Return to inventory: Completed Consultations on Foods from Genetically Engineered Plant Varieties
January 25, 1996
Subject: Glufosinate Tolerant Corn
Corn, Streptomyces hygroscopicus, Glufosinate ammonium tolerant, Herbicide tolerant, bar, Phosphinothricin Acetyltransferase (PAT), bla.
In a submission dated November 17, 1995, Dekalb Genetics Corporation provided summary information to support the safety and nutritional assessment of its new glufosinate herbicide tolerant corn line DLL25, which was previously known as B16. The firm initiated its consultation in a submission dated July 5, 1995.
Intended Effect and Food/Feed Use
The intended technical effect of this genetic modification of corn is to confer tolerance to the herbicidal compound, phosphinothricin (glufosinate ammonium). Corn grain is primarily used for animal feed, but also has human food uses. Human food products which are milled from grain include starch, corn syrup, corn oil, dextrins, corn meal, flour, grits, and breakfast cereals. Corn is also used in the distillation and fermentation industries to produce ethyl and butyl alcohol, acetone, and alcoholic beverages. The foliar part of corn plants is commonly used for the production of silage, an animal feedstuff. Corn may also be used to produce non-food products.
Dekalb indicates that corn line DLL25 has been modified to express the bar gene obtained from Streptomyces hygroscopicus. The bar gene encodes the phosphinothricin acetyltransferase (PAT) enzyme, which reportedly confers tolerance to the herbicide glufosinate ammonium by specifically acetylating phosphinothricin.
Molecular Alterations and Characterization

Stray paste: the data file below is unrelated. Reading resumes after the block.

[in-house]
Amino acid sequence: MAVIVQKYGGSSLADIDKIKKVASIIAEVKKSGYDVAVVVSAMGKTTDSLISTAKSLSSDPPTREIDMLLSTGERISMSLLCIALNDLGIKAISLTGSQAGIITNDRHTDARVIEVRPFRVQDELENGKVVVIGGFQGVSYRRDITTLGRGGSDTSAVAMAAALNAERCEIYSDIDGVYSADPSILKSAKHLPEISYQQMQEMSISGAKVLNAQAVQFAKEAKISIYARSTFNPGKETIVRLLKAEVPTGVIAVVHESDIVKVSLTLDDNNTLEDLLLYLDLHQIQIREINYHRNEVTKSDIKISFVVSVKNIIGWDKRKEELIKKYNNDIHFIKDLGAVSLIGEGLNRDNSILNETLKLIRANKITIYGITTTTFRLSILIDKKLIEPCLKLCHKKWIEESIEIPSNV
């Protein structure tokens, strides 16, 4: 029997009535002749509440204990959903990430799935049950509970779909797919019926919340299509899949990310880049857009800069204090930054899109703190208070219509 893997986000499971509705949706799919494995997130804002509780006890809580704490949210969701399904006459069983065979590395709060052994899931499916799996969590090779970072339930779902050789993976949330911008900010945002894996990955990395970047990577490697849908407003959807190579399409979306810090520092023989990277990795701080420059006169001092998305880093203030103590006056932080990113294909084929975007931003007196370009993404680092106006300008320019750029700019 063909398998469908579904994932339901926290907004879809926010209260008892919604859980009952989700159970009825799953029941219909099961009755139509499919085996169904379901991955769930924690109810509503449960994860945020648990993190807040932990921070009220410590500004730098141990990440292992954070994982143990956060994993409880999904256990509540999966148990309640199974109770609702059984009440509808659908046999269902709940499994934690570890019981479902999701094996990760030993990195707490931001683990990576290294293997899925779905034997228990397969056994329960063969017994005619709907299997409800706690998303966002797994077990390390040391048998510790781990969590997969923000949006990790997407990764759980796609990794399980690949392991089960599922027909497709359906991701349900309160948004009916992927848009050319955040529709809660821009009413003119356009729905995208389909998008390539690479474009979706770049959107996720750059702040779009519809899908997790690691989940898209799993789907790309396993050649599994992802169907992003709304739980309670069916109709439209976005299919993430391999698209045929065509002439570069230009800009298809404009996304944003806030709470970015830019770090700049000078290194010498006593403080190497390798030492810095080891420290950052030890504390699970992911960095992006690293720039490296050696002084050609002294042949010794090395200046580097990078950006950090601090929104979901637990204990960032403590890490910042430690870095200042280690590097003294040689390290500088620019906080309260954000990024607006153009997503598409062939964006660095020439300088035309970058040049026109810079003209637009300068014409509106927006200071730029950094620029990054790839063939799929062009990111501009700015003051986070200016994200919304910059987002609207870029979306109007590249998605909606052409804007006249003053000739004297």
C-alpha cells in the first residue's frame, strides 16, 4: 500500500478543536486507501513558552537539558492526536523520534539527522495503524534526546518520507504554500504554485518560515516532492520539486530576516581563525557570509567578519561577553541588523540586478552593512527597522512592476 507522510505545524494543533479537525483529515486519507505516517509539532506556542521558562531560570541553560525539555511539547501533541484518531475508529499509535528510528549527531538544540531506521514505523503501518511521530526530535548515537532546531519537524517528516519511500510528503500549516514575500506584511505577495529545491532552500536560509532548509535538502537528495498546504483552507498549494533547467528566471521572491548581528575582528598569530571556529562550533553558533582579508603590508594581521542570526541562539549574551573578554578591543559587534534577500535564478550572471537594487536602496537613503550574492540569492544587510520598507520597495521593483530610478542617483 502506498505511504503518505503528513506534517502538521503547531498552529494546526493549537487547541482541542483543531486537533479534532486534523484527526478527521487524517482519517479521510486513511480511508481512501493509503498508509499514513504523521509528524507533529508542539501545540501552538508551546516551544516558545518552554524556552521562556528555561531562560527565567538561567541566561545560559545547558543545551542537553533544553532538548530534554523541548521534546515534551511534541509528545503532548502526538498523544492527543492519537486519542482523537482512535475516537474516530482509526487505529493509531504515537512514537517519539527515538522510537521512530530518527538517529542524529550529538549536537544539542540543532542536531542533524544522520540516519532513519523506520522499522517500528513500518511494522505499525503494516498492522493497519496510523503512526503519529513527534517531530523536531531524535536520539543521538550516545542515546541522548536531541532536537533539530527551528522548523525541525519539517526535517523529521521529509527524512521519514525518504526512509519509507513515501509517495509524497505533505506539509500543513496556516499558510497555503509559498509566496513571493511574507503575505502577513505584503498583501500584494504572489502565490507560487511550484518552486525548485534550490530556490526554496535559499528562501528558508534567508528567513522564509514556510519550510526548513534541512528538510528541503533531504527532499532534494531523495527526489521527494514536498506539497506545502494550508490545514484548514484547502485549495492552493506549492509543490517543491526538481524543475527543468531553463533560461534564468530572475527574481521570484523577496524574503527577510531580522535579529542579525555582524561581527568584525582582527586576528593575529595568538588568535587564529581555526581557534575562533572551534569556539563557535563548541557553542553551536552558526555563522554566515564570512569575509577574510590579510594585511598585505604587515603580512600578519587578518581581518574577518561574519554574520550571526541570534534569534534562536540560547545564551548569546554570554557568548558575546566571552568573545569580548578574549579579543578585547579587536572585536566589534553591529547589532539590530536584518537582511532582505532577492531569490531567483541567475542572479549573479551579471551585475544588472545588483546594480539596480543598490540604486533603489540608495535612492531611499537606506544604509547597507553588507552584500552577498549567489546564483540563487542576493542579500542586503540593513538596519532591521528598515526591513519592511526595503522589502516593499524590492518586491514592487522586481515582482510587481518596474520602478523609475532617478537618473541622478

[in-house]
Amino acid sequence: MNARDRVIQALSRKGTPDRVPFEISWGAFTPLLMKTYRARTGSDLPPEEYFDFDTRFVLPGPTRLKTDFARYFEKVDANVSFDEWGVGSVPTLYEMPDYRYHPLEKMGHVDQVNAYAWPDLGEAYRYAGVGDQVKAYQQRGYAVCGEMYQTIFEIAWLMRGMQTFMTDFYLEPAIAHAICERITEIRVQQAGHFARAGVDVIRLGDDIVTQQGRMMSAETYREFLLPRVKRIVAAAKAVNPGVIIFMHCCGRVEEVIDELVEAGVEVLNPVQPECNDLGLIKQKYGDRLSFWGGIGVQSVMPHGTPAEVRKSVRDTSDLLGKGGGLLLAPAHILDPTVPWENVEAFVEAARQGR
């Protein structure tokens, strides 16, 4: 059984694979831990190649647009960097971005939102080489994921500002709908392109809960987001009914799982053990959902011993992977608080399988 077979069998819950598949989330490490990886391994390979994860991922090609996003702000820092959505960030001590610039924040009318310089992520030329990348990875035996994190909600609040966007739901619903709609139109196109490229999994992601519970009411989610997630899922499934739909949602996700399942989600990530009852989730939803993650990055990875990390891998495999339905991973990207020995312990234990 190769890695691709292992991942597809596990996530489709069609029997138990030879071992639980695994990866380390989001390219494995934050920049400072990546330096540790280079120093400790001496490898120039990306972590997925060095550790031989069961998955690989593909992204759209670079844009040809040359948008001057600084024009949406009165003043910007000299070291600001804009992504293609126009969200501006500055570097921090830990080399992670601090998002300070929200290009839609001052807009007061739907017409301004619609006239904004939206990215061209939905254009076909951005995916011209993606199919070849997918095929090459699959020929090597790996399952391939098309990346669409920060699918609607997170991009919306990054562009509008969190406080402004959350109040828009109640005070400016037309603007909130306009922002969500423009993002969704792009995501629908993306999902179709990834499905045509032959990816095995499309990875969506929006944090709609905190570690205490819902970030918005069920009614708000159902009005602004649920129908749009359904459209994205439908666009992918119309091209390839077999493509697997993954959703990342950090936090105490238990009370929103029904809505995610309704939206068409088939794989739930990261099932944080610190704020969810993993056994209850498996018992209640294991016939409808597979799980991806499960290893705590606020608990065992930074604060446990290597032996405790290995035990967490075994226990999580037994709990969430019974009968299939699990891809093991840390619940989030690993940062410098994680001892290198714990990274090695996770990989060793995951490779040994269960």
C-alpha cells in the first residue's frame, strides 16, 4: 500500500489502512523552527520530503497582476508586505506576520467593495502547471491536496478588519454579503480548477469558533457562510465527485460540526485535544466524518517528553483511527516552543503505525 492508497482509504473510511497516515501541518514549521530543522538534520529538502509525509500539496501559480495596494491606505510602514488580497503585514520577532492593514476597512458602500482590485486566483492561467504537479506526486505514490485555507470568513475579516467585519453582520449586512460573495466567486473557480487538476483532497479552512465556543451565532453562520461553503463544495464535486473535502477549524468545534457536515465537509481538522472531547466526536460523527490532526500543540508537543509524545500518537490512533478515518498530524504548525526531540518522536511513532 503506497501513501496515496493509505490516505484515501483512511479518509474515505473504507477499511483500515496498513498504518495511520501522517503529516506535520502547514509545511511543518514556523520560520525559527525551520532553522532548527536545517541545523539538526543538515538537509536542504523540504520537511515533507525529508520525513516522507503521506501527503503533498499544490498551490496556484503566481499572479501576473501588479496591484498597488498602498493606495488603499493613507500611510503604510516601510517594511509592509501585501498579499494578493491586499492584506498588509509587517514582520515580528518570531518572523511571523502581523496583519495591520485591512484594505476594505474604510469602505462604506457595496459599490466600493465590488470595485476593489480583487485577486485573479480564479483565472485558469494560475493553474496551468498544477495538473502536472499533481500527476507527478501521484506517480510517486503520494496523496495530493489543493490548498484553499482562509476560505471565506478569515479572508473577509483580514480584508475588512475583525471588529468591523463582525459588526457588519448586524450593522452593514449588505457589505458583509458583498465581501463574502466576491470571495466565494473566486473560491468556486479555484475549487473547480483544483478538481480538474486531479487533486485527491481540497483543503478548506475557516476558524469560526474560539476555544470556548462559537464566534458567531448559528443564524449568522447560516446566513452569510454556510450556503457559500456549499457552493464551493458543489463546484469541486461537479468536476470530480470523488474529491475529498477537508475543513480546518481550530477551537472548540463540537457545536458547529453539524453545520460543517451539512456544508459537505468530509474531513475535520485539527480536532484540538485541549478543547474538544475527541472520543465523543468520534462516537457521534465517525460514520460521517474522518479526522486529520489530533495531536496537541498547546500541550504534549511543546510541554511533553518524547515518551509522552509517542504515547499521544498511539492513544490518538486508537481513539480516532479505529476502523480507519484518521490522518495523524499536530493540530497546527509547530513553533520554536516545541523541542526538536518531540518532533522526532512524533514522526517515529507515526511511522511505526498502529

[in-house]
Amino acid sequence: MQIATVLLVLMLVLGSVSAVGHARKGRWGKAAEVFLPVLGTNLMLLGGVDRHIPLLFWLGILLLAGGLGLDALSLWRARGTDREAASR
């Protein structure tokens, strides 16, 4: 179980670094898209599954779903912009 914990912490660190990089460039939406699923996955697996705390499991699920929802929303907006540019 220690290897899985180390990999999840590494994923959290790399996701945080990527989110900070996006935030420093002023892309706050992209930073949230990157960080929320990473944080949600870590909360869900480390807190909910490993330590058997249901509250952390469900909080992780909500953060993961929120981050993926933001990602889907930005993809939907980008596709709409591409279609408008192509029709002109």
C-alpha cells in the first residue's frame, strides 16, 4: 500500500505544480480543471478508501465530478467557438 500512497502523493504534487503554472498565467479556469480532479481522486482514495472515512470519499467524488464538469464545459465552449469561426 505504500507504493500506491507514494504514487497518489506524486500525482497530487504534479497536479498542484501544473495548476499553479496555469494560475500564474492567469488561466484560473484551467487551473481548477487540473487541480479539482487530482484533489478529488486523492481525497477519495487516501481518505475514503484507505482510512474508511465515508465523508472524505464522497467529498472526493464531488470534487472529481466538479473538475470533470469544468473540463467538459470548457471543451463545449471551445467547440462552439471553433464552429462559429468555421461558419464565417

The novel genetic material contained in line DLL25, was inserted into A188 x B73 type II callus line cells using microprojectile bombardment. The transformation vector, pDPG165, was derived from pUC19 plasmid. Dekalb reports that the bar gene, its associated regulatory sequences and a truncated form of the bla gene were integrated into the corn genome. The intact bla gene encodes for β-lactamase, an enzyme which degrades penicillin-type antibiotics. The integration event is described as a single copy of bar at one site in the long arm of chromosome 3. Based on data obtained from Southern blot analyses, Dekalb states that the genetic insert is composed of an intact bar gene, one incomplete copy each of the 35S promoter and bla gene, and two partial copies of transcript 7 of the Agrobacterium tumefaciens T-DNA (Tr7) 3' region inserted in opposite orientation with respect to each other.
The firm reports that DNA sequence analysis of the β-lactamase gene cloned from the DLL25 line demonstrated that the bla gene is truncated at the 5' region base pair 568 of the 858 base pair coding sequence. Results from Northern and Western blot analyses are reported by the firm to confirm that line DLL25 does not express β-lactamase. In addition, the firm indicates that the bla gene is under the control of a prokaryotic regulatory sequence and thus, would not be expected to be expressed in plants. When the truncated bla gene present in DLL25 was transferred to E. coli, the firm states that the bacterial cells remained sensitive to ampicillin (100 mg/ml) and did not produce detectable β-lactamase based on Western blot analysis (sensitivity level of below 10 ng).
The bar gene is reported to be completely sequenced. The gene inserted into line DLL25 has had the initiation codon modified from GTG to ATG to conform with gene expression in plants. Based on genetic segregation and Southern blot analyses, the firm reports that the DLL25 insert has remained stable for over 10 generations. Dekalb reports that herbicide tolerance segregates in a 1:1 pattern when heterozygous DLL25 plants are backcrossed to inbreds, consistent with a single insertion site.
Dekalb states that, based on Western blot and enzymatic activity assays, the PAT protein encoded by the bar gene is present in both the grain and green portions of the corn plant. Dekalb reported that the PAT protein was not detected in pollen. The firm reports that PAT makes up 0.13% of total grain protein and 0.35% of total forage protein at the late milk stage of plant development. The firm indicates, however, that no PAT activity is detected after the silage fermentation process. The firm concludes that active PAT will be present in grain, but not in silage. The firm anticipates that PAT will not be present in corn oil, since proteins are water-soluble. As discussed previously, Dekalb indicates that the bla gene is not expressed in DLL25 corn.